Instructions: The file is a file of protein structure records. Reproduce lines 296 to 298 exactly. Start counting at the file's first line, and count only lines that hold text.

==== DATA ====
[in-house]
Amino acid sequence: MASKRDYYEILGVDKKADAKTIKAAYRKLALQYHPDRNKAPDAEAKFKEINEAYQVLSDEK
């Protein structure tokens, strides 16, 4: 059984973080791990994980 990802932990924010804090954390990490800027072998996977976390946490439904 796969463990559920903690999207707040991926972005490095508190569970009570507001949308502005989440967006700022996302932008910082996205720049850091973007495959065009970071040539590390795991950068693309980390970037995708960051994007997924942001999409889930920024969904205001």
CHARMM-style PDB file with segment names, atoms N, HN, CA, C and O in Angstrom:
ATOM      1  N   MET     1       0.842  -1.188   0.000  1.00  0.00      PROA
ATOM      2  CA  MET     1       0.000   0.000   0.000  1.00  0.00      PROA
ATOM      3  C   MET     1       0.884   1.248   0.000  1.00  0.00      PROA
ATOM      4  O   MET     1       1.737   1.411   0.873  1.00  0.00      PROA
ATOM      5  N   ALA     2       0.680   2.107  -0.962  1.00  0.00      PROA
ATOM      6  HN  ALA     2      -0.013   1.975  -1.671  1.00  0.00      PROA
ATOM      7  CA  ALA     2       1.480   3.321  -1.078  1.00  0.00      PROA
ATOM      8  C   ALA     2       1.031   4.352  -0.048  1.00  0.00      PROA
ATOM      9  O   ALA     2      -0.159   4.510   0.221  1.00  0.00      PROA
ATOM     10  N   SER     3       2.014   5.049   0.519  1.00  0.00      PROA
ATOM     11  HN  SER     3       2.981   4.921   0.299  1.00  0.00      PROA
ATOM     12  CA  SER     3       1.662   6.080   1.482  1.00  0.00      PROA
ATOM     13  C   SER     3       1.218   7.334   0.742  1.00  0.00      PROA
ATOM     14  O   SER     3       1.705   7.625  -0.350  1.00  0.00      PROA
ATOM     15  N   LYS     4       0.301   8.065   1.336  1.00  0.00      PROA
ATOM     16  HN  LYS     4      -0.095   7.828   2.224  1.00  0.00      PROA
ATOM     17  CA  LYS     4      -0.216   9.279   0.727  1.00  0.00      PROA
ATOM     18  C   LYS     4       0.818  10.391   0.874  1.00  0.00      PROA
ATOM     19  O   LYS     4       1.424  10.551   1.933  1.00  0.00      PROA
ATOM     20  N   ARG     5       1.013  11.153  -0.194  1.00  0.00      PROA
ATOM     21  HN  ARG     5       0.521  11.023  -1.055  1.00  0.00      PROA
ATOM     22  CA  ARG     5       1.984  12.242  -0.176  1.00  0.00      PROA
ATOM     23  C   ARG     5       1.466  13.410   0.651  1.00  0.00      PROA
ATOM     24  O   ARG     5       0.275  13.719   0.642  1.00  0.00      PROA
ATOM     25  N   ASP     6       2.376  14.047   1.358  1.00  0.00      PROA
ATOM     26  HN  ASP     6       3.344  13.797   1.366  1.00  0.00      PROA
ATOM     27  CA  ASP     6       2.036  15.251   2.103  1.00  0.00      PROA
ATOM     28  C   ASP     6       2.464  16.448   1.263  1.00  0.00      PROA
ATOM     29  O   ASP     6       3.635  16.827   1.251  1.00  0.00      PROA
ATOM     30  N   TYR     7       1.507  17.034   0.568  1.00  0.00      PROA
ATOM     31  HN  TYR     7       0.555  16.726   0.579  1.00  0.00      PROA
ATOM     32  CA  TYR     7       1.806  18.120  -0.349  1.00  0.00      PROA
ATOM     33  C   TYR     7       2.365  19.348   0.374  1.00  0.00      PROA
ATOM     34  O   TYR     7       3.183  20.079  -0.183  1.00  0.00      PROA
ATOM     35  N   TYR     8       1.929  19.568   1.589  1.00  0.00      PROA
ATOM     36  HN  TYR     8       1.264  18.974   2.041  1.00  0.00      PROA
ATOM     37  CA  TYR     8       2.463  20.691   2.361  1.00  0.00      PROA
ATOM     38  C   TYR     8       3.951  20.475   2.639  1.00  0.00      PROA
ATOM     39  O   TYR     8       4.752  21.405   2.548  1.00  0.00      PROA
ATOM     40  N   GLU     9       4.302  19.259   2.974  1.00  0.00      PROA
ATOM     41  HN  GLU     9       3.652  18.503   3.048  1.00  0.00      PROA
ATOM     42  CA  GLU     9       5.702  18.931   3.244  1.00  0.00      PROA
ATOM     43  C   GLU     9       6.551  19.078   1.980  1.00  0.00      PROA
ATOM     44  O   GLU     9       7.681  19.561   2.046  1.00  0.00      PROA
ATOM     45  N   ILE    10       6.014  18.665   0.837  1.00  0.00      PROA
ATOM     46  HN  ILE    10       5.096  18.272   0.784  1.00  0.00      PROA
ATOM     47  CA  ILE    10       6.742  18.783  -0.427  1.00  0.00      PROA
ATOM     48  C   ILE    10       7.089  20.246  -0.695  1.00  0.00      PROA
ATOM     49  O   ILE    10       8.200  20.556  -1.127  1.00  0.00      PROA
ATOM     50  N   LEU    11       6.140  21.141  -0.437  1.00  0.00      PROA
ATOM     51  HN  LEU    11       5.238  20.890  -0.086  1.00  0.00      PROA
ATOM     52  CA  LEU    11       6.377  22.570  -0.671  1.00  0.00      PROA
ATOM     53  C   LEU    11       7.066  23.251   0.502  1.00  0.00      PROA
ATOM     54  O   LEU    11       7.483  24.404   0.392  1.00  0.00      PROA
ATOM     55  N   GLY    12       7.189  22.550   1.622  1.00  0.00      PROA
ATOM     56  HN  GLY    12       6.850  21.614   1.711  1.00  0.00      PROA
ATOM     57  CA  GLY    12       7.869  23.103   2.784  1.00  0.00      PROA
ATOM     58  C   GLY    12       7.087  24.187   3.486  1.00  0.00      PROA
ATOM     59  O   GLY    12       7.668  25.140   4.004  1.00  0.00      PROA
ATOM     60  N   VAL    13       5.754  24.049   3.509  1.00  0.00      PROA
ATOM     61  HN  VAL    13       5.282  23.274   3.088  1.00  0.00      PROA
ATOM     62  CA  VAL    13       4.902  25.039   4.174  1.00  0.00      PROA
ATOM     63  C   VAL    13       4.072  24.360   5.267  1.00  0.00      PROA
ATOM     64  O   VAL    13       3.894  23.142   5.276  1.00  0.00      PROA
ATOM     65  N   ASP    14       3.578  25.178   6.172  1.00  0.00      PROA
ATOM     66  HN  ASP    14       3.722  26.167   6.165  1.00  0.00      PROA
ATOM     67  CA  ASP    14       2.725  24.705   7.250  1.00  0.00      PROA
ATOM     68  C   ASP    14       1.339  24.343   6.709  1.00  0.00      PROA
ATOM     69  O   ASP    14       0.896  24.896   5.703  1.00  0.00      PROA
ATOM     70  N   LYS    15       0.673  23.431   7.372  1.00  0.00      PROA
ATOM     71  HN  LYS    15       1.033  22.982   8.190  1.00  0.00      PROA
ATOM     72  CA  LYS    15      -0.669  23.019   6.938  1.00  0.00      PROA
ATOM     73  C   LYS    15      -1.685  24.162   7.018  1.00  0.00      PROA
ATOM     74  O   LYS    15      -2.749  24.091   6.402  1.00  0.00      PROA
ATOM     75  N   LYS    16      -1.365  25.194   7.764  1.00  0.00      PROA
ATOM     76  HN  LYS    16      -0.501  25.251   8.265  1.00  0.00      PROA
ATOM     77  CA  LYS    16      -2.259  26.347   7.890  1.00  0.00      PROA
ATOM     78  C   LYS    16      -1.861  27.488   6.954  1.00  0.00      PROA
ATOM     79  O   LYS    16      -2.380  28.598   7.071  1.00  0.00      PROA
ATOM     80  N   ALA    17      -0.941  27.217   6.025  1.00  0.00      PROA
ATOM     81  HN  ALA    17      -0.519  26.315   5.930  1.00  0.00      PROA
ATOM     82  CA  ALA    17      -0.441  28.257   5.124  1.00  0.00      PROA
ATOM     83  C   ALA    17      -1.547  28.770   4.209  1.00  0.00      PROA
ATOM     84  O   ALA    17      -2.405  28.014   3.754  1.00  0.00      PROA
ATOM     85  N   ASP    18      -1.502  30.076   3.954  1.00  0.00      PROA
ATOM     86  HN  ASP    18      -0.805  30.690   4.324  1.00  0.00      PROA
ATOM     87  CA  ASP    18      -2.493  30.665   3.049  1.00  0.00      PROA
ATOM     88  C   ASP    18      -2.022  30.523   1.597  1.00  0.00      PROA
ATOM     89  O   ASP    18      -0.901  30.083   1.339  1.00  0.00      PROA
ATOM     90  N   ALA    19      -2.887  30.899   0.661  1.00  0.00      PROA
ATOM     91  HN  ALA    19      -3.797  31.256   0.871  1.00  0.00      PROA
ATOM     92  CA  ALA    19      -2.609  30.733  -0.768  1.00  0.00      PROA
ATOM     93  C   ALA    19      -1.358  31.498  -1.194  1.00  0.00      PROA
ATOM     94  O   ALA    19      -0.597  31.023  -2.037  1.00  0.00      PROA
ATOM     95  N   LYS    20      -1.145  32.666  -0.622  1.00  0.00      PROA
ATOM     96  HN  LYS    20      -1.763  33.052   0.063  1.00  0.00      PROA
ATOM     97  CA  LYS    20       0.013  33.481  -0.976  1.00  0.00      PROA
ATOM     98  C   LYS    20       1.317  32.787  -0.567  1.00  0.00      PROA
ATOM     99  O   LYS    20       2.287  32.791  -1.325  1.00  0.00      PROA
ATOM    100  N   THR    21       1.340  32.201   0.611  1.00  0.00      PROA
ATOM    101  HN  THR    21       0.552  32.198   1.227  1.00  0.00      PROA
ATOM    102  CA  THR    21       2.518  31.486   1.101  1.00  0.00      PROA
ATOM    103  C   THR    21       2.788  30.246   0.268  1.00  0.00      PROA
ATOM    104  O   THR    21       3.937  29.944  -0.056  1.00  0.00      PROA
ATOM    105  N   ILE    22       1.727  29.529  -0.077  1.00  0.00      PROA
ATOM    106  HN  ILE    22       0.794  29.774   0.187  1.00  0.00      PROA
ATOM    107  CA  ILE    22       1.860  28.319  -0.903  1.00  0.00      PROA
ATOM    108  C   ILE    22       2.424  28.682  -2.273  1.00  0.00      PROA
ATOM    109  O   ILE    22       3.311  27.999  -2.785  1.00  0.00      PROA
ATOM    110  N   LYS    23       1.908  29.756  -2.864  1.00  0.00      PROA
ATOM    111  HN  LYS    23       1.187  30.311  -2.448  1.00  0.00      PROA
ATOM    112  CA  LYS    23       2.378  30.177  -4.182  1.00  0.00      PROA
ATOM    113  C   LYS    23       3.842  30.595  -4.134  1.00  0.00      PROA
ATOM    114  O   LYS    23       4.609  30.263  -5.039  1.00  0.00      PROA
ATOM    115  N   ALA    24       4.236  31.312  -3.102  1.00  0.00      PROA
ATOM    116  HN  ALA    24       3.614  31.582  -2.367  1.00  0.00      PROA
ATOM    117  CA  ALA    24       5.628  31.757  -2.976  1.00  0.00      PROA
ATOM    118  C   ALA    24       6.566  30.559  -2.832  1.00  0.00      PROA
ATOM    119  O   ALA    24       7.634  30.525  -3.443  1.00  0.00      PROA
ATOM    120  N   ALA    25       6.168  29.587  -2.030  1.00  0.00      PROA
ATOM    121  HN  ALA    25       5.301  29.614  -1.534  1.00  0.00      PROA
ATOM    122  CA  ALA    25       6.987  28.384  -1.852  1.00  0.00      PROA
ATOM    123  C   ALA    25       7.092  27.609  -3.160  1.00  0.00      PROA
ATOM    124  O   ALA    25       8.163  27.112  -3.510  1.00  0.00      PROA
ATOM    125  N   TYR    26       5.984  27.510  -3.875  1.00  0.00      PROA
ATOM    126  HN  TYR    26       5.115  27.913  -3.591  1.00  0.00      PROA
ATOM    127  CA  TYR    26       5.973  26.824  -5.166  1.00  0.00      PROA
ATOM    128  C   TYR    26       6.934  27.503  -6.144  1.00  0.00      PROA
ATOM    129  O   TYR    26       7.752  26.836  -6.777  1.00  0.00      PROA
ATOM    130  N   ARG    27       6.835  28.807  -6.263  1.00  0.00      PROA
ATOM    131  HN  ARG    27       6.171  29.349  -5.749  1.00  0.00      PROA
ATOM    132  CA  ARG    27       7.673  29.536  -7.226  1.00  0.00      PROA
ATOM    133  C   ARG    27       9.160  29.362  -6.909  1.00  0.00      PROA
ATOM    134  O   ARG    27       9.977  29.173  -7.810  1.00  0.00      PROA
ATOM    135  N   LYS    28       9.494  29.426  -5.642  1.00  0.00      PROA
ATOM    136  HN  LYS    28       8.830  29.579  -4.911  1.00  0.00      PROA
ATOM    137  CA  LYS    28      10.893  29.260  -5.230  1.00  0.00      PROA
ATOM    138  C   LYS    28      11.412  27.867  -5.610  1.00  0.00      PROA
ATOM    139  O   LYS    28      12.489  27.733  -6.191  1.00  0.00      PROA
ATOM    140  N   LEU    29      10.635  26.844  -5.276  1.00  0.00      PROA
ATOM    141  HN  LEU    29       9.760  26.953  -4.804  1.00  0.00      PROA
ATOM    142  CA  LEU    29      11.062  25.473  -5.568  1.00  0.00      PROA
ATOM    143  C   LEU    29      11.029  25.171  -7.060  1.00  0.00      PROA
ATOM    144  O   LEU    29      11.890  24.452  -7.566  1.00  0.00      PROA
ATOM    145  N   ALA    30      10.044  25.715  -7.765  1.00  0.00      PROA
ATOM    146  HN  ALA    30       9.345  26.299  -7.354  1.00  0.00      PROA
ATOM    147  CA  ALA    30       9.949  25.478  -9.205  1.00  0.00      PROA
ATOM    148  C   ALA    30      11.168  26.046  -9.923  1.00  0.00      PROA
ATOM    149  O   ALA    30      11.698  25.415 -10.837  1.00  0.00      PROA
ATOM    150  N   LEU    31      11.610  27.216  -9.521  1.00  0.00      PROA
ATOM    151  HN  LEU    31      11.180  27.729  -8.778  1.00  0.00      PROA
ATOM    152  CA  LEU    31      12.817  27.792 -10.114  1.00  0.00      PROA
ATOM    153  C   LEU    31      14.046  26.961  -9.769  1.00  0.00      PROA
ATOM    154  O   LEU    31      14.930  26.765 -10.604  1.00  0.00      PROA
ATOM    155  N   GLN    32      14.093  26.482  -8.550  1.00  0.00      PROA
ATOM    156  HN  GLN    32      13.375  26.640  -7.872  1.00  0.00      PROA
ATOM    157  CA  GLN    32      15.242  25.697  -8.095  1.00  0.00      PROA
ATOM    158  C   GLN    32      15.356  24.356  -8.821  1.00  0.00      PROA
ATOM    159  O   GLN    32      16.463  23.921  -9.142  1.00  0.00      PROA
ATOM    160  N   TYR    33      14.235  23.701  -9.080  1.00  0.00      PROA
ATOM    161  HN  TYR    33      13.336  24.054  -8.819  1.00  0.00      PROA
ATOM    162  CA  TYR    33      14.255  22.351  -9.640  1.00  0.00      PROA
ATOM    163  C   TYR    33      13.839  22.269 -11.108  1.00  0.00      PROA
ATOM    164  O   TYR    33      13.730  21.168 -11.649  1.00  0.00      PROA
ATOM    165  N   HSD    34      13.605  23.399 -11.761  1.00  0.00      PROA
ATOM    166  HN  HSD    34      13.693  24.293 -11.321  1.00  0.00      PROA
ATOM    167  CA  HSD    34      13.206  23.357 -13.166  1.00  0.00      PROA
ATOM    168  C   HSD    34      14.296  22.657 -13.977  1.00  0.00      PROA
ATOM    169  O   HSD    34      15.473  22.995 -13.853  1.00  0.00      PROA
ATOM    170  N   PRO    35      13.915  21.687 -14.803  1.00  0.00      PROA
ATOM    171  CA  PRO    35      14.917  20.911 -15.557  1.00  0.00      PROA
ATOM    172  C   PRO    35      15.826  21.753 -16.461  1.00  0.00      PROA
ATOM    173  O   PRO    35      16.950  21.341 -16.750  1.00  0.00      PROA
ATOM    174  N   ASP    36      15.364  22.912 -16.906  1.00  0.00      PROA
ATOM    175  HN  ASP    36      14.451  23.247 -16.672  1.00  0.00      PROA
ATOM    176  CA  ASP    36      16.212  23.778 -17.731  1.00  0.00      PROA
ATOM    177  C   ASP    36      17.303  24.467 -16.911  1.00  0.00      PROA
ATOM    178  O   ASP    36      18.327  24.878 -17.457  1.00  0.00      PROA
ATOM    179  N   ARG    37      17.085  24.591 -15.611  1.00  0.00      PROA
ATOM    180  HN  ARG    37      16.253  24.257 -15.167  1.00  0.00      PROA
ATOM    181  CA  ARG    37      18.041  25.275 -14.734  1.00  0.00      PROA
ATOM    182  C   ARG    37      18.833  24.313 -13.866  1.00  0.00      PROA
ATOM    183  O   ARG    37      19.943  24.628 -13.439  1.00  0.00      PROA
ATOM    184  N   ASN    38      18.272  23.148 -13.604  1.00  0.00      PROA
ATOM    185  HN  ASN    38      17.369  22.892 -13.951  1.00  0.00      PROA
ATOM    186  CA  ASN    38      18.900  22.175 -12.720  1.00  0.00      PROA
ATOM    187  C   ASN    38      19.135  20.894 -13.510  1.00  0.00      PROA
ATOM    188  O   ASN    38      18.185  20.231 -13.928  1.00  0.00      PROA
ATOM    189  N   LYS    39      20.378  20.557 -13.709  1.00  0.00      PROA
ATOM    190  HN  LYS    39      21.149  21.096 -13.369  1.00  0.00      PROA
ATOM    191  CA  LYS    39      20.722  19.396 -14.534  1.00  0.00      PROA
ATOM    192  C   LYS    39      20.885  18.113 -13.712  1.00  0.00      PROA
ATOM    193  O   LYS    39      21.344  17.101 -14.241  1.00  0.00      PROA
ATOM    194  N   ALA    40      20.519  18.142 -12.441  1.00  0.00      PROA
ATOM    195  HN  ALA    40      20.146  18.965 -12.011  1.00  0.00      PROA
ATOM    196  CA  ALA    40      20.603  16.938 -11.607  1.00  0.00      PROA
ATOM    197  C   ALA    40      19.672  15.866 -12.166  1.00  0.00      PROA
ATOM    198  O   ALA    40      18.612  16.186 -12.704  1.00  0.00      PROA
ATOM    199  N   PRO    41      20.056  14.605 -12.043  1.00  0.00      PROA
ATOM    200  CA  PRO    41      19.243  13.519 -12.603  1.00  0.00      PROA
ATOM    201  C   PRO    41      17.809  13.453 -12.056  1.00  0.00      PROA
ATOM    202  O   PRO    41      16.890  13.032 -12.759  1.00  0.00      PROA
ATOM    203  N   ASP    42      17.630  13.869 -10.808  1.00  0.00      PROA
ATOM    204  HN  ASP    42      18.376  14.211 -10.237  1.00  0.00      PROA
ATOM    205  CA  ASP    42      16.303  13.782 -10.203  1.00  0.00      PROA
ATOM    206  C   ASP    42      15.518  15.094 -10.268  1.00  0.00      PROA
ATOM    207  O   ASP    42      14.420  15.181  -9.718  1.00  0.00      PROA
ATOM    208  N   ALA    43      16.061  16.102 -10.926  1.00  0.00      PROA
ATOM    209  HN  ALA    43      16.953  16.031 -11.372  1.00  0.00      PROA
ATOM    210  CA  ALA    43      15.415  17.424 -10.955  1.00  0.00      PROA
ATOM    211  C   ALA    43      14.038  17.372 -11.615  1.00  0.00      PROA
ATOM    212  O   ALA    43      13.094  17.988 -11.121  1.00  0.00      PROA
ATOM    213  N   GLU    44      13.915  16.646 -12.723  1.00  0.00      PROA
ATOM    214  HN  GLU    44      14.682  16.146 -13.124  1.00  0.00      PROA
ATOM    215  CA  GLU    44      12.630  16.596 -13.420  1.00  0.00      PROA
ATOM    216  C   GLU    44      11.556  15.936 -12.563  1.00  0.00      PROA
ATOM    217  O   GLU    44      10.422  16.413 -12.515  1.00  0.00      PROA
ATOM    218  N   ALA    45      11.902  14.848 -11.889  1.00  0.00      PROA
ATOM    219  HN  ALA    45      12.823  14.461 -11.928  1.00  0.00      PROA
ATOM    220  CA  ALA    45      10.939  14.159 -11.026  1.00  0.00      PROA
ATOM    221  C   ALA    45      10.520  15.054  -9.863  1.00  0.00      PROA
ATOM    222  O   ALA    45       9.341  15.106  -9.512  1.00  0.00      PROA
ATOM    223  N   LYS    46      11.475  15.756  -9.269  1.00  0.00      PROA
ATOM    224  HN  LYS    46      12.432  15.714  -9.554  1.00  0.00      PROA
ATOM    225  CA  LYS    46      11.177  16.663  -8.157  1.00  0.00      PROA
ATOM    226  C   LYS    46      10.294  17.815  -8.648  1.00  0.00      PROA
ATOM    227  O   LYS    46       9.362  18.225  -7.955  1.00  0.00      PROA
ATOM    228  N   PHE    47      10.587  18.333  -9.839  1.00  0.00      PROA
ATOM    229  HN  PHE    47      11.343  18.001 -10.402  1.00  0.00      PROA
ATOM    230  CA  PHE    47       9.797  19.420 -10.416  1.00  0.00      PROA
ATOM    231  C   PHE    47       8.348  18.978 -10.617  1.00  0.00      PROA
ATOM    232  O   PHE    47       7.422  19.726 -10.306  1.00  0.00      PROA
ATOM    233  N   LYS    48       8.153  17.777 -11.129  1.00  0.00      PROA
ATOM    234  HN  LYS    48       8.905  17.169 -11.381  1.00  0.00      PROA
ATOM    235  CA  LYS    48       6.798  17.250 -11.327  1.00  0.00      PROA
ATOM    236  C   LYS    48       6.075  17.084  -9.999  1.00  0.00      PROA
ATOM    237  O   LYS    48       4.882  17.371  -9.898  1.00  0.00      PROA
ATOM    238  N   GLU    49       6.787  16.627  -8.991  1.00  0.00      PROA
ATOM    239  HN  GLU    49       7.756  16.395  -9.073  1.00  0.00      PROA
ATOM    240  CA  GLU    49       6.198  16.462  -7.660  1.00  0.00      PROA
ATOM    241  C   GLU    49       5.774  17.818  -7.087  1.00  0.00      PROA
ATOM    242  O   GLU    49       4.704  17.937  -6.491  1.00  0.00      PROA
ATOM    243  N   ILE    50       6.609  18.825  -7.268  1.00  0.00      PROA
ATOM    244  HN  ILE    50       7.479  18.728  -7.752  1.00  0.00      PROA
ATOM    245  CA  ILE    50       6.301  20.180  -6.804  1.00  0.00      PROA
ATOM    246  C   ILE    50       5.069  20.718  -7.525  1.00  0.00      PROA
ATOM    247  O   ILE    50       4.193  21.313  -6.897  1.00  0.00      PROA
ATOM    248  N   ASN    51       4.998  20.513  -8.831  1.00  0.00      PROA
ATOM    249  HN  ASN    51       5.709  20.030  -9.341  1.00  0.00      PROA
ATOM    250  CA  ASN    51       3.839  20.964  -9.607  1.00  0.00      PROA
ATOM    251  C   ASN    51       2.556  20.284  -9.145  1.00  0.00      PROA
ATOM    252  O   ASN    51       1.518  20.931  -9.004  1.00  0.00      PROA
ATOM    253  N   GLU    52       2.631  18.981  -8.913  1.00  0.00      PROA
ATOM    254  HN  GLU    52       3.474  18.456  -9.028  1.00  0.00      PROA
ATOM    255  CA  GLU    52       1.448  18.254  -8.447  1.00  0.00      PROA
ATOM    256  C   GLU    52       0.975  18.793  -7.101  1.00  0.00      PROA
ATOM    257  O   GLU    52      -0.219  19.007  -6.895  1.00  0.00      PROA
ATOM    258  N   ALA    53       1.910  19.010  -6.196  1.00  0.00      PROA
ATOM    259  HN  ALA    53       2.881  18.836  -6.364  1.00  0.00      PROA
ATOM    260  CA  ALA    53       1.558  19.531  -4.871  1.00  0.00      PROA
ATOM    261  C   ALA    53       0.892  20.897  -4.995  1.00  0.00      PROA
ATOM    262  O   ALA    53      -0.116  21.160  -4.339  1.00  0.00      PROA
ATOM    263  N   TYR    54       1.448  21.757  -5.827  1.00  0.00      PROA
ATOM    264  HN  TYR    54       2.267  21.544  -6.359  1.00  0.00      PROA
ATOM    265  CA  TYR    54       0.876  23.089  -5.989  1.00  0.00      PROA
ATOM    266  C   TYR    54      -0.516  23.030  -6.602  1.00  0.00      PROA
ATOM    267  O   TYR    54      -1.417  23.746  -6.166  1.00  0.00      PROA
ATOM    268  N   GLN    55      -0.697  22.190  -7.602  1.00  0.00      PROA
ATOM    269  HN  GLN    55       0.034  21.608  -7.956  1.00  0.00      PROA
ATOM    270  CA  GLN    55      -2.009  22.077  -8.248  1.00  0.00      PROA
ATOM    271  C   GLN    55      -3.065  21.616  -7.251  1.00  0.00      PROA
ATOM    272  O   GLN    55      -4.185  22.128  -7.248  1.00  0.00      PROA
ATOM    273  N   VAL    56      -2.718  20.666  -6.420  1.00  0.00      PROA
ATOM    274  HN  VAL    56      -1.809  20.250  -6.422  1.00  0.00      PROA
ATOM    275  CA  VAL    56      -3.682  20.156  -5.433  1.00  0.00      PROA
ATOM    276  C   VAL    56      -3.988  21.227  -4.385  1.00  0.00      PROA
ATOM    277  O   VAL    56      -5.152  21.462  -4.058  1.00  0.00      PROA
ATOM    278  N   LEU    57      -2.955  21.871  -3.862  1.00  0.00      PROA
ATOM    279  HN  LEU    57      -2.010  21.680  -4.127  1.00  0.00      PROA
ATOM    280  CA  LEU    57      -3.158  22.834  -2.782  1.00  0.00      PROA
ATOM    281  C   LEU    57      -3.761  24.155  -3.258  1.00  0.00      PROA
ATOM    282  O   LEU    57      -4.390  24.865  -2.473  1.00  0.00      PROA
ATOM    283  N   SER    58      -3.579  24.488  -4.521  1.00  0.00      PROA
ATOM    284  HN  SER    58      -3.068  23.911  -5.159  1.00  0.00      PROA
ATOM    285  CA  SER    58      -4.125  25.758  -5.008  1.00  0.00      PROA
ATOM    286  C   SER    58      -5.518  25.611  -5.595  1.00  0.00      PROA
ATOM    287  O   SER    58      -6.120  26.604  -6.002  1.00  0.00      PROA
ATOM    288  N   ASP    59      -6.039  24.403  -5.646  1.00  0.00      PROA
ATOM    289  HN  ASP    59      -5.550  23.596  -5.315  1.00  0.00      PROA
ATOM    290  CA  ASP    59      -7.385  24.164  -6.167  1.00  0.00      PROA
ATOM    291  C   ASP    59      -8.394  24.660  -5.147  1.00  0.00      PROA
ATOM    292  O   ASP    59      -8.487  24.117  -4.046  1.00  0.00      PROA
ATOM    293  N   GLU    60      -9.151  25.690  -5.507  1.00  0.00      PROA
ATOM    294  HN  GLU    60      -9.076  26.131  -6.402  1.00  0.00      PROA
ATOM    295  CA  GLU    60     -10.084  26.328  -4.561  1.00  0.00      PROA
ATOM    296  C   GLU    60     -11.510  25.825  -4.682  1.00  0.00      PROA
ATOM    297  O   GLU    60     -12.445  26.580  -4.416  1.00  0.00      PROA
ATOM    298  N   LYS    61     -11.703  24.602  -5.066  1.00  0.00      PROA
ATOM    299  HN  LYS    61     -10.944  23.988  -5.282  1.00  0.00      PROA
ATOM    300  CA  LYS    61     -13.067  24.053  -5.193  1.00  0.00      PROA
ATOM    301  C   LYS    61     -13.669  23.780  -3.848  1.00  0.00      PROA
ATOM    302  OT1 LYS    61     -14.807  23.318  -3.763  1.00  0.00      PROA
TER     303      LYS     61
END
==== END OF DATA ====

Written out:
ATOM    292  O   ASP    59      -8.487  24.117  -4.046  1.00  0.00      PROA
ATOM    293  N   GLU    60      -9.151  25.690  -5.507  1.00  0.00      PROA
ATOM    294  HN  GLU    60      -9.076  26.131  -6.402  1.00  0.00      PROA